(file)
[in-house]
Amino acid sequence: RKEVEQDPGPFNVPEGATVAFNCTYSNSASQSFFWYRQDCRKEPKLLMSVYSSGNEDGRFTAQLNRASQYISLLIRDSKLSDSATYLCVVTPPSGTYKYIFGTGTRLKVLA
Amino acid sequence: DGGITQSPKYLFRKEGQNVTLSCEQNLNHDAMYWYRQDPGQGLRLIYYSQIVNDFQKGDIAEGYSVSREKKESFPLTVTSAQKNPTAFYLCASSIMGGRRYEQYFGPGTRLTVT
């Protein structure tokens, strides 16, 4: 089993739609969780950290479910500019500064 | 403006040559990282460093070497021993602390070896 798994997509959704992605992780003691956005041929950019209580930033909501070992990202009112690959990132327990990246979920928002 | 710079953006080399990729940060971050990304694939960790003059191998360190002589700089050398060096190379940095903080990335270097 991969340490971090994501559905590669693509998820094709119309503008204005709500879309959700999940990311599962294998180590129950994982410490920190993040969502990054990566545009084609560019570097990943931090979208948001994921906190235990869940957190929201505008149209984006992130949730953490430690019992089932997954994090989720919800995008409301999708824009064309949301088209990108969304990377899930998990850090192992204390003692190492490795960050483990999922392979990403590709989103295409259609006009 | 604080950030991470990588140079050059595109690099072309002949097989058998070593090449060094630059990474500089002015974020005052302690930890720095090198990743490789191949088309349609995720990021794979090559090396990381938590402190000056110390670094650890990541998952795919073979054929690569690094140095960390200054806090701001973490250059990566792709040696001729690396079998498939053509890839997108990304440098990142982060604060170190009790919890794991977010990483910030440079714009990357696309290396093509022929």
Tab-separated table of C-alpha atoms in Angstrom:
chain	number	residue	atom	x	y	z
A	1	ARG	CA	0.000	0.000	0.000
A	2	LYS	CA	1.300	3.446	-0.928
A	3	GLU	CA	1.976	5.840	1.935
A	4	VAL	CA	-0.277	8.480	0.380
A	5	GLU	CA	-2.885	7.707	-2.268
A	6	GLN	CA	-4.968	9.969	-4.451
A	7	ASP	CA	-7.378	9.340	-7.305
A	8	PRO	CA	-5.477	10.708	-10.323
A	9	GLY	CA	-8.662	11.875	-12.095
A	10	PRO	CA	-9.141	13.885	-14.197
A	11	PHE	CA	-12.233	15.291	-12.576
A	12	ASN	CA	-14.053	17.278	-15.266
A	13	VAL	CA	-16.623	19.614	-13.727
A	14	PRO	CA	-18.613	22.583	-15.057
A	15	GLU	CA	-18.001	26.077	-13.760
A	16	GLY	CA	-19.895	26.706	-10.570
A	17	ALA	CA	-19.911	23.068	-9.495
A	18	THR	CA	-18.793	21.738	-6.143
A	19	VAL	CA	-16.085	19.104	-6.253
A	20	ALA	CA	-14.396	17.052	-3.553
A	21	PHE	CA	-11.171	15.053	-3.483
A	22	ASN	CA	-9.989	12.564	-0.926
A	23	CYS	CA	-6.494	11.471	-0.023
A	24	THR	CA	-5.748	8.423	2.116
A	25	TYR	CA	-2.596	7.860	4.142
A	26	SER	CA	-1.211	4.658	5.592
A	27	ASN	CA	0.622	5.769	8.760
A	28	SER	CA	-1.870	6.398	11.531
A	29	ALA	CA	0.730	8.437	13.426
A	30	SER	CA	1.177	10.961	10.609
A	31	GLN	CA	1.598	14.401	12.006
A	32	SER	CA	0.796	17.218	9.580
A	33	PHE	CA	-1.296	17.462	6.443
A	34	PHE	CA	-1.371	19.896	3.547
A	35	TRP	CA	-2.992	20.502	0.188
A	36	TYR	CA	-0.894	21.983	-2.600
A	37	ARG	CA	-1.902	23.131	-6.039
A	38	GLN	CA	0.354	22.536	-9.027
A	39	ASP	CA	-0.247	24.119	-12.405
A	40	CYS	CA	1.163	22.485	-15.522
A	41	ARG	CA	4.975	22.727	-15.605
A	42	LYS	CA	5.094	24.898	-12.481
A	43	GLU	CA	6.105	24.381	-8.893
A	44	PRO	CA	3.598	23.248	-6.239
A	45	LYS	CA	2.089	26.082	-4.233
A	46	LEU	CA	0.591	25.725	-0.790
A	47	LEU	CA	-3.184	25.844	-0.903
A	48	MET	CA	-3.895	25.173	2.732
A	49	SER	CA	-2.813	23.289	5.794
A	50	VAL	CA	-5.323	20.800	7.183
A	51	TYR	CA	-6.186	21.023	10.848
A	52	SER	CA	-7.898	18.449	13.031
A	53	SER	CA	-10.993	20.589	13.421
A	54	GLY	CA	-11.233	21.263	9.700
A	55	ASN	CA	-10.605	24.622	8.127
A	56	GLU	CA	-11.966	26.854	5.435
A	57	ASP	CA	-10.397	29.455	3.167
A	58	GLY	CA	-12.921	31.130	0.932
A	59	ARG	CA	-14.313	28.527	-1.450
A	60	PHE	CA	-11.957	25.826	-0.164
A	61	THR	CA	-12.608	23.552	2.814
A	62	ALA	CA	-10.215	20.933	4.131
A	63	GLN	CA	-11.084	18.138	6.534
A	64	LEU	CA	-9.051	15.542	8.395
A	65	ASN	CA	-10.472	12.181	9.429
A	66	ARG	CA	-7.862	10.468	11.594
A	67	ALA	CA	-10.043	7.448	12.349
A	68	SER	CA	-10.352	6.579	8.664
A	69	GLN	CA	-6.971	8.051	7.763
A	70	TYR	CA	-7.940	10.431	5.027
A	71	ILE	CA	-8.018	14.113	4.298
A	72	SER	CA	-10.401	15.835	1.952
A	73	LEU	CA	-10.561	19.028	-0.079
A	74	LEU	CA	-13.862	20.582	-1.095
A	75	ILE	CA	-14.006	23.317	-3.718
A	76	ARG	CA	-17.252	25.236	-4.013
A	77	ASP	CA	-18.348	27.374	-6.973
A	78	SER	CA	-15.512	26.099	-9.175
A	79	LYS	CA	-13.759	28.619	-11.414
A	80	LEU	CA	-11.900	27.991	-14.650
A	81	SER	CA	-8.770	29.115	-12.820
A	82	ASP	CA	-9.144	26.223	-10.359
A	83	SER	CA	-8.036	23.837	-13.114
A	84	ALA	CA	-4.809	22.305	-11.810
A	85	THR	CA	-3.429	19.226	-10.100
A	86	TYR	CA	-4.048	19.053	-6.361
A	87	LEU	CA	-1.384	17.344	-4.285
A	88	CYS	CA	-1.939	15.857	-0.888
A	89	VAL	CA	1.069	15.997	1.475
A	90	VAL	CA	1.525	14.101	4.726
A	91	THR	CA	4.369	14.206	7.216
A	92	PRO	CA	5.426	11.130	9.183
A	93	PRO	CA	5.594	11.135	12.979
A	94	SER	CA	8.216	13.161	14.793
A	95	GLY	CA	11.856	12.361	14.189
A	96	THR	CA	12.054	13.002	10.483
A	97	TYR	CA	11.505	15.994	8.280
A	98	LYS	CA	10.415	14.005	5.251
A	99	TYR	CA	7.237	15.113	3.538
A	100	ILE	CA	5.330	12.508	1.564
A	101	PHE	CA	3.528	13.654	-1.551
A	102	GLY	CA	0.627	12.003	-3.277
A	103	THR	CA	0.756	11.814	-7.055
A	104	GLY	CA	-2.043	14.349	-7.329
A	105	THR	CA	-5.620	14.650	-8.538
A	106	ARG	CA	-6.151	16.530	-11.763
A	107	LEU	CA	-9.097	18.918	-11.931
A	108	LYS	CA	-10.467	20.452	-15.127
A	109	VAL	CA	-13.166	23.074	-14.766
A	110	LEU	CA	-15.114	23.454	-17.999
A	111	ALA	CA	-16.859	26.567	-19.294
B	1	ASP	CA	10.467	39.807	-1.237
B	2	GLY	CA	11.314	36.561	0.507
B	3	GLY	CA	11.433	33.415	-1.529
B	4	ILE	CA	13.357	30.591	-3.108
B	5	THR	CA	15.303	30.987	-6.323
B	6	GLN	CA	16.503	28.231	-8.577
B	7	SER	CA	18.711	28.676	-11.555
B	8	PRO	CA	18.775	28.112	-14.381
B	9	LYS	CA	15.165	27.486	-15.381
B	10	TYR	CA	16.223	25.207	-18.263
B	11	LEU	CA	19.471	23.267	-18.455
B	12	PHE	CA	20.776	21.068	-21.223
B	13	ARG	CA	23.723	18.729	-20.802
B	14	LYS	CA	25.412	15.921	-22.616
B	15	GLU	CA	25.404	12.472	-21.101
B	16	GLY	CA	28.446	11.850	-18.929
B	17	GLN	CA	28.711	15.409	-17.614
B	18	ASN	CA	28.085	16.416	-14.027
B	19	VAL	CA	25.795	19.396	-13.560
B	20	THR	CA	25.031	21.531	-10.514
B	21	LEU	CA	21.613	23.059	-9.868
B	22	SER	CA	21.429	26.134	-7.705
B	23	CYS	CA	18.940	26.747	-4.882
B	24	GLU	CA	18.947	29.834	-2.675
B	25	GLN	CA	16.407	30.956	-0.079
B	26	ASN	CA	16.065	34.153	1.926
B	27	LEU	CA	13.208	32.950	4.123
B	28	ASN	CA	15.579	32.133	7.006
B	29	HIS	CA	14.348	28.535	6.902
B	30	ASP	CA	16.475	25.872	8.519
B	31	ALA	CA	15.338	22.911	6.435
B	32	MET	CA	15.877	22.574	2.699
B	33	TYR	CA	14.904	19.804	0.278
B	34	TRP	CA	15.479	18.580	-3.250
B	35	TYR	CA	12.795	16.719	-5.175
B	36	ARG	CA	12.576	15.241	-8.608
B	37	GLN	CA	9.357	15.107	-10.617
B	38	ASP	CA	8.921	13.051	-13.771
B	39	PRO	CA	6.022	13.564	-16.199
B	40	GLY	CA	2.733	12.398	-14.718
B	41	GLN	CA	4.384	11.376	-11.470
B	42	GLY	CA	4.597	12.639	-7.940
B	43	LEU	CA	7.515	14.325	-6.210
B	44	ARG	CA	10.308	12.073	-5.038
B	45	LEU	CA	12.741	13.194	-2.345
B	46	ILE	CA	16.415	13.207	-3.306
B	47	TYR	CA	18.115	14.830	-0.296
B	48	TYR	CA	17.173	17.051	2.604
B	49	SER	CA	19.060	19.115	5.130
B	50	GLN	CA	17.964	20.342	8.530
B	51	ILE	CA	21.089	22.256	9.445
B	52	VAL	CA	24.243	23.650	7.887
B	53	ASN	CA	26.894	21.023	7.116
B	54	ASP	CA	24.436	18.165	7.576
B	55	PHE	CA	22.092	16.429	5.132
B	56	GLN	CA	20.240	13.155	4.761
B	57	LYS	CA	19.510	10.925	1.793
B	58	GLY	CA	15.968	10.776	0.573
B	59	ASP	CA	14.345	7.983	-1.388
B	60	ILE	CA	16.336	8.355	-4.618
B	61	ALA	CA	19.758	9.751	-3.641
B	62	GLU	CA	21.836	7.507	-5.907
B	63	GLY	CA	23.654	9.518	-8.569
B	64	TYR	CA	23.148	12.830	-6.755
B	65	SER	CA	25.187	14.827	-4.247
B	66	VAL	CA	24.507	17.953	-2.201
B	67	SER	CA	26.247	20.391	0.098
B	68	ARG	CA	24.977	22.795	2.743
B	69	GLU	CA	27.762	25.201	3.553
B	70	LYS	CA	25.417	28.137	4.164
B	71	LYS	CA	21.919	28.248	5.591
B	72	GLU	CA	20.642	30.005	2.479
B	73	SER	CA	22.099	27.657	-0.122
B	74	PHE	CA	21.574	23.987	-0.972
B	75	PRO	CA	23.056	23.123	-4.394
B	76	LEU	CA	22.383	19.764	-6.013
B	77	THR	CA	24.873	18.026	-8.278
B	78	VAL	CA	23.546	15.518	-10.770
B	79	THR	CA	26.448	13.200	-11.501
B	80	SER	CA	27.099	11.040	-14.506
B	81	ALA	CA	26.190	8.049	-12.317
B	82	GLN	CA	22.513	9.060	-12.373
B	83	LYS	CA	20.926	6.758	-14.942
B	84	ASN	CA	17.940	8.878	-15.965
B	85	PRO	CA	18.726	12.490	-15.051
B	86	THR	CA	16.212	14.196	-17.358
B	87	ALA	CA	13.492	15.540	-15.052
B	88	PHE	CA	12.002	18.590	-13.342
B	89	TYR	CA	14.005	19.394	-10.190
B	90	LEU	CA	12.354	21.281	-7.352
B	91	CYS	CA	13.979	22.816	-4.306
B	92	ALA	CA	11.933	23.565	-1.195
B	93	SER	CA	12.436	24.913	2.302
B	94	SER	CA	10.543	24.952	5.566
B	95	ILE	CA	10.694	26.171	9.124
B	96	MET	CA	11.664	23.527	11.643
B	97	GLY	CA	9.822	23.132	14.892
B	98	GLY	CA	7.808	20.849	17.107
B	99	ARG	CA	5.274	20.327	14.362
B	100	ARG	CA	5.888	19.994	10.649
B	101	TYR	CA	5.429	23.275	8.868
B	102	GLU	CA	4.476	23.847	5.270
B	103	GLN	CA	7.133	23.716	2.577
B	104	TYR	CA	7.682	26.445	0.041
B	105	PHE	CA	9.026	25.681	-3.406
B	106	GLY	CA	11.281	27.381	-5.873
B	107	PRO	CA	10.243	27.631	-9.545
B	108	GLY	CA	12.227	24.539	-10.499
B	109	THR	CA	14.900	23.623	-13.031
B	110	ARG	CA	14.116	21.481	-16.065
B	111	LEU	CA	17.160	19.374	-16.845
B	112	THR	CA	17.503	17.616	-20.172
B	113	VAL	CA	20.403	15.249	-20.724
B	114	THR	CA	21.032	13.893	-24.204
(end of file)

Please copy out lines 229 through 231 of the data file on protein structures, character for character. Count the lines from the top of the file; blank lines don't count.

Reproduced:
B	112	THR	CA	17.503	17.616	-20.172
B	113	VAL	CA	20.403	15.249	-20.724
B	114	THR	CA	21.032	13.893	-24.204